A large study of black women has added to existing evidence that obesity dramatically increases the risk of developing breast cancer after menopause.
In research presented at the 2014 annual meeting of the American Institute for Cancer Research, scientists found that being overweight or obese increased a postmenopausal black woman’s risk of developing estrogen-receptor positive breast cancer by 31 percent. More than 55 percent of black women are obese. Overweight is defined as having a body mass index (BMI) of 25 to 29.9. A person is considered obese when her BMI exceeds 30. You can calculate yours here.
The study included 15,000 black women. The researchers could not explain why the increased risk was so high among black women. But it may be because breast cancer has, at least, five types. Therefore, women from different ethnic and genetic backgrounds may respond differently to various risk factors.
“We know that breast cancer has several subtypes and there is growing evidence that these subtypes have different risk factors,” said study author Elisa Bandera, M.D., Ph.D., of Rutgers Cancer Institute of New Jersey, in an institute interview. “The distribution of these subtypes and risk factors are different for African Americans and Hispanics compared to white women.”
Weight-related cancer risk is also not exclusive to black women. Obesity increases the risk of several types of cancer — including cancers of the esophagus, uterus, colon and rectum, kidney, pancreas, thyroid and gallbladder — in men and women of all races, but the breast cancer risk appears to be particularly high in black women.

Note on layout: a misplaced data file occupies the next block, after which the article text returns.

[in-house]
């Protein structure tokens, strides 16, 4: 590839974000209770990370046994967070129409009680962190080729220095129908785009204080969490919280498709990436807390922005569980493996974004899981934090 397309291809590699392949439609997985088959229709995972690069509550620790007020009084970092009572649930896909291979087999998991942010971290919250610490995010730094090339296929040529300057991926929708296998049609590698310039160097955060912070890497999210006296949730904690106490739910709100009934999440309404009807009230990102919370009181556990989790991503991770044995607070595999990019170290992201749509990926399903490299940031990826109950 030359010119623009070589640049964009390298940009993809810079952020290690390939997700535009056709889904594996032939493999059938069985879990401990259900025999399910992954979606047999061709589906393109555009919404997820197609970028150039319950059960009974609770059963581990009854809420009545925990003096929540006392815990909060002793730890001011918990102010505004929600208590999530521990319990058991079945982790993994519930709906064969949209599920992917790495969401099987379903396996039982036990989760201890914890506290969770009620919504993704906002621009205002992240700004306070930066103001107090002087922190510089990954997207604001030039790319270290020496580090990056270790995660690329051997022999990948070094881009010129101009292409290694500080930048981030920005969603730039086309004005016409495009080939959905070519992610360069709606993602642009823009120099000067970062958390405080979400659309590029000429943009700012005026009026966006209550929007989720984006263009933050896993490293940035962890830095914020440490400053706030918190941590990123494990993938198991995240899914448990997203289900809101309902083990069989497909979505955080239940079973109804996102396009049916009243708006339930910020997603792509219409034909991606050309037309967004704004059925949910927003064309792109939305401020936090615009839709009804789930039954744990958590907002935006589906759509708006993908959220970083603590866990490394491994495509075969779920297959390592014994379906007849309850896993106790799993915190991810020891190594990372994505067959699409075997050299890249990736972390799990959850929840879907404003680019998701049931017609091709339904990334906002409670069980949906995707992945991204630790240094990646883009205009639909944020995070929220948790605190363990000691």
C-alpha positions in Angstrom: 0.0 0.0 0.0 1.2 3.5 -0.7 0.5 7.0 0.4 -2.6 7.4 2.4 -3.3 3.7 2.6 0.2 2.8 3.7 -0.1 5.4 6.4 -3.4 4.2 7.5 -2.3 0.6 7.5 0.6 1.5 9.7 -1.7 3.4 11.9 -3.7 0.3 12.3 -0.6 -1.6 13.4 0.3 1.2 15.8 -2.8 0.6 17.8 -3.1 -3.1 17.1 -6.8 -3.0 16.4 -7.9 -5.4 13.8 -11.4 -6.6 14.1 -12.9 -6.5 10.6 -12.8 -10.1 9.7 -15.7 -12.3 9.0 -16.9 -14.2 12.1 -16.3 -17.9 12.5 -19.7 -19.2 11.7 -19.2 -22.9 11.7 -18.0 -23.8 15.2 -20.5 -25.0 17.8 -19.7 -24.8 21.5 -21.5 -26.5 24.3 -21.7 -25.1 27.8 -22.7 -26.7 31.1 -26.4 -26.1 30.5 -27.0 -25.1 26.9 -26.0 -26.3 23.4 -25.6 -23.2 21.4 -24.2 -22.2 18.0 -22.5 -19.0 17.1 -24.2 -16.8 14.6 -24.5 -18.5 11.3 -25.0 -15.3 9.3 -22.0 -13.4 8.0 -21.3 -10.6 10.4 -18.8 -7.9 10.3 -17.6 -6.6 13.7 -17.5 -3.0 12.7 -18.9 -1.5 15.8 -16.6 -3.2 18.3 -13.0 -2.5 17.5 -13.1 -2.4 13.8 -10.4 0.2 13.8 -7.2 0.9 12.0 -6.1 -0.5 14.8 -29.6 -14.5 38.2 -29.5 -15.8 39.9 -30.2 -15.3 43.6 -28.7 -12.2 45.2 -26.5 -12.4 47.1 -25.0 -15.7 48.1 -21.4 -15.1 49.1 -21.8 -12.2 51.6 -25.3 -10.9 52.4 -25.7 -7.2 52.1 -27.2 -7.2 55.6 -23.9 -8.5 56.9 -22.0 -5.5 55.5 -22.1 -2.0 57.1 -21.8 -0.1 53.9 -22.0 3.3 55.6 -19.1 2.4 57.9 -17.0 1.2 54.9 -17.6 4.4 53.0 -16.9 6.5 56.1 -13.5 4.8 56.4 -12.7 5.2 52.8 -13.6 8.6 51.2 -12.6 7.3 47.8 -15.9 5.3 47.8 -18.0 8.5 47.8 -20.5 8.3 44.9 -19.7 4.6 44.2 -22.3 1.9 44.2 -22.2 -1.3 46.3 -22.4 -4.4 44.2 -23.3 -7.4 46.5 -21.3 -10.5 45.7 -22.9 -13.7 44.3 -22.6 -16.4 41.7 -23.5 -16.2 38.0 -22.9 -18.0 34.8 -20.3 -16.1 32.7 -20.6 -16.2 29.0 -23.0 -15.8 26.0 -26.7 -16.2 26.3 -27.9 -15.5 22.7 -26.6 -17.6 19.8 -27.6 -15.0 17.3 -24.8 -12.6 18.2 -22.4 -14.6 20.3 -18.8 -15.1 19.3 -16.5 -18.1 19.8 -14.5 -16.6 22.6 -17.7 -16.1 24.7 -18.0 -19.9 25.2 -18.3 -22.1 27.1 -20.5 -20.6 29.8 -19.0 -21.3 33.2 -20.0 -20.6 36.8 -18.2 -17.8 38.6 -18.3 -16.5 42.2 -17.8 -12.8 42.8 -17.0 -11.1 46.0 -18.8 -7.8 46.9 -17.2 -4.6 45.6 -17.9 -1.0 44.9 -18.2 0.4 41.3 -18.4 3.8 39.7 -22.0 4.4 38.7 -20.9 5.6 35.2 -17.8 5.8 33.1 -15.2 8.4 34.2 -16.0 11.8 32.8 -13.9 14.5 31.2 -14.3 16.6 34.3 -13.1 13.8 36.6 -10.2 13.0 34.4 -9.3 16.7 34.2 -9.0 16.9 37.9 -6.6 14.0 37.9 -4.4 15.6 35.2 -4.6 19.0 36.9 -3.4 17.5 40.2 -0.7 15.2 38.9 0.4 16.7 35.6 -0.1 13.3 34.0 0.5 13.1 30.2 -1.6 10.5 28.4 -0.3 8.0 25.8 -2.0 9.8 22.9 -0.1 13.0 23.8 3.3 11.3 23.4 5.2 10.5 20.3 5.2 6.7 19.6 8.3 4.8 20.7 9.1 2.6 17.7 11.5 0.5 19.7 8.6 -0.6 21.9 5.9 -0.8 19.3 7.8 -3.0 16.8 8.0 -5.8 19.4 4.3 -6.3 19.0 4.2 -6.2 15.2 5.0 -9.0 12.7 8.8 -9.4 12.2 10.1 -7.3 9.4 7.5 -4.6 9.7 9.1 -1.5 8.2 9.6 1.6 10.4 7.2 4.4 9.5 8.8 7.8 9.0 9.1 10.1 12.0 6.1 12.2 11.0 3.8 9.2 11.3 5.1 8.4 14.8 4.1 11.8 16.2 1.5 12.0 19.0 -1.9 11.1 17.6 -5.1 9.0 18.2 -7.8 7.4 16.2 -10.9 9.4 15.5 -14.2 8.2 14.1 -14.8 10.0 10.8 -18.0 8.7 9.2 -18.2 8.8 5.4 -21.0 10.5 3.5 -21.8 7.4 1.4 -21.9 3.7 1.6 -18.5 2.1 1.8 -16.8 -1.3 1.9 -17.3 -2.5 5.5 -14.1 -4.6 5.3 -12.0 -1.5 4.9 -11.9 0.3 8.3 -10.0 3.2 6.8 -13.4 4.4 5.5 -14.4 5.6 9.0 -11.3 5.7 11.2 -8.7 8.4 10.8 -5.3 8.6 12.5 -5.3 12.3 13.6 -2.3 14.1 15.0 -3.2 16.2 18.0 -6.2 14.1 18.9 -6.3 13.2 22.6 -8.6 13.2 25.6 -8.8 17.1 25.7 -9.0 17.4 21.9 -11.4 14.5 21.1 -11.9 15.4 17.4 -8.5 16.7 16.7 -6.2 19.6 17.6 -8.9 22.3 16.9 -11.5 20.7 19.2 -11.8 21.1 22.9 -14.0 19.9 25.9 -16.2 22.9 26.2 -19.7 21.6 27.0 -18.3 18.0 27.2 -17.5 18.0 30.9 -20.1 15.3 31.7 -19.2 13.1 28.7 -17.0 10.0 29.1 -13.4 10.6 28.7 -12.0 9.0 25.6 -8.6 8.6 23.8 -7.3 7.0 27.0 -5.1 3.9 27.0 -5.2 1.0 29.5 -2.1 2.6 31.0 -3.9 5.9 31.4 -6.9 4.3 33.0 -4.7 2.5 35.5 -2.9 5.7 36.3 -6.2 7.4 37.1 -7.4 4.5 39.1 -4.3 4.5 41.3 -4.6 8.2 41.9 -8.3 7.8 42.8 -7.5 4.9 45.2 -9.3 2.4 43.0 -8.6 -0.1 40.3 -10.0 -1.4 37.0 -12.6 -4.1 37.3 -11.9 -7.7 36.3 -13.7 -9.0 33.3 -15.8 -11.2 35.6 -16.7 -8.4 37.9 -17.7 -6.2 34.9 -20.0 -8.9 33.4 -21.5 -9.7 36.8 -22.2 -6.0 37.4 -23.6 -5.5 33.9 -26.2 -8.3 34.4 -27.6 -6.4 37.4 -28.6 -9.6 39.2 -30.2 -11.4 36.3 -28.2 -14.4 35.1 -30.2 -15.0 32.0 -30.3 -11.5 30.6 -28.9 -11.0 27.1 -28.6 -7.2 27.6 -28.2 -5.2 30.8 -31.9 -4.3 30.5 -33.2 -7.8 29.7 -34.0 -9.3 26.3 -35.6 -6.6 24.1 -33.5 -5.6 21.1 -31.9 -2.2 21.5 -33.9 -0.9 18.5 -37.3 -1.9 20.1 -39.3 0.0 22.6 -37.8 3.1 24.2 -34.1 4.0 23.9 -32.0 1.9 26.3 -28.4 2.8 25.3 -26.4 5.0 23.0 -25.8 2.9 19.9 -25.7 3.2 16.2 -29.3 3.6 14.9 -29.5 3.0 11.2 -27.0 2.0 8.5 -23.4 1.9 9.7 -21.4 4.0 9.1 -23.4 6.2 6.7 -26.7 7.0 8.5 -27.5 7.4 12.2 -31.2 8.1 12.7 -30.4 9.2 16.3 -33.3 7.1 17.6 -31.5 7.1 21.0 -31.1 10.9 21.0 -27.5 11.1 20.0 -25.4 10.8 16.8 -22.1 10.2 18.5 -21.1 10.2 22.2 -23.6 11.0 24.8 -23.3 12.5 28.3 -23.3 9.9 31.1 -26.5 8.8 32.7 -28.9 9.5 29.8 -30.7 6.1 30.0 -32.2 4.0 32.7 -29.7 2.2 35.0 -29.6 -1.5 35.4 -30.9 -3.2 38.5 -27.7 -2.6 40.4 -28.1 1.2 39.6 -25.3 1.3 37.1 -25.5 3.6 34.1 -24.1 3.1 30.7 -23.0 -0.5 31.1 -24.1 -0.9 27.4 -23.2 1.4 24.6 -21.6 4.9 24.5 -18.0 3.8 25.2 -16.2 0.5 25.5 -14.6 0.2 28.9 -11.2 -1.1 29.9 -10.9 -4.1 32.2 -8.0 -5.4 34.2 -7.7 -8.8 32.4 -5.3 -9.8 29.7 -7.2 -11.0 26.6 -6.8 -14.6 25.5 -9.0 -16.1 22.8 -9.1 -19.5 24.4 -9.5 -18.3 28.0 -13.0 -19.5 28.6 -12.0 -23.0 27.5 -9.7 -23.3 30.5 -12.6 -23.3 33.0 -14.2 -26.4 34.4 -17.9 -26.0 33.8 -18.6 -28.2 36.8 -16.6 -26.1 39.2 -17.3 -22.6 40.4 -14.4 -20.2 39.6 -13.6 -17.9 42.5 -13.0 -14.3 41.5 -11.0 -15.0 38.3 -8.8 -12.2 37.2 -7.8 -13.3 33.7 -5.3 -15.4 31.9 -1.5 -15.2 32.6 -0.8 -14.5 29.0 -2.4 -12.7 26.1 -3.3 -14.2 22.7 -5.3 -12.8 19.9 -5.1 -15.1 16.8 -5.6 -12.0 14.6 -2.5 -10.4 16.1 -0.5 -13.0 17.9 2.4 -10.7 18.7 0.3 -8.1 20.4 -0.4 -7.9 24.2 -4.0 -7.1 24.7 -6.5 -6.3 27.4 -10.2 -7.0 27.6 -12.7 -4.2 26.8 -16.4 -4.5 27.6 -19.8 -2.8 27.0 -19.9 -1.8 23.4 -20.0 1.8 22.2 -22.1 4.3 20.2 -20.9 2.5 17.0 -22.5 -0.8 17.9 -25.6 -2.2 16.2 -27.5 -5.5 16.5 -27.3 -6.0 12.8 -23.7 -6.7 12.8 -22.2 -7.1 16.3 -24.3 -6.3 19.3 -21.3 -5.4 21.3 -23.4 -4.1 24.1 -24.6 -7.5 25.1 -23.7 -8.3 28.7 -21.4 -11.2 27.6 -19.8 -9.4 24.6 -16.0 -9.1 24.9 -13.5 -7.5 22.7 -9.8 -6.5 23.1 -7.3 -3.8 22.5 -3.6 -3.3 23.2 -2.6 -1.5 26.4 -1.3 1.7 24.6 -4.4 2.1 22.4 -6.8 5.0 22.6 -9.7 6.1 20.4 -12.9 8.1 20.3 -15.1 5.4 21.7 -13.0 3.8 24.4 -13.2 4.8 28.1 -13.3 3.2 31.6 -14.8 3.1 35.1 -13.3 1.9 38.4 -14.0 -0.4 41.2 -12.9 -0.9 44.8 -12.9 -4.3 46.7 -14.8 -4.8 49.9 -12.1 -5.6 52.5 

Researchers are not sure how obesity or extra weight contributes to breast cancer, but a large number or scientists think it is because obesity increases the amount of estrogen in the body. It also caused other hormonal imbalances.
Bandera and her team say more research is needed.
Drinking This May Age You
Indulging in sugar-sweetened soda not only contributes to weight gain, but it also may increase your risk of health problems by possibly speeding up the aging process. A new study from the University of California, San Francisco, found accelerated cellular aging in more than 5,000 people surveyed — regardless of age, income or race — who consumed an average of 12 ounces of sugar-sweetened soda a day. They concluded that drinking a 20-ounce soda a day was associated with 4.6 years of additional biological aging.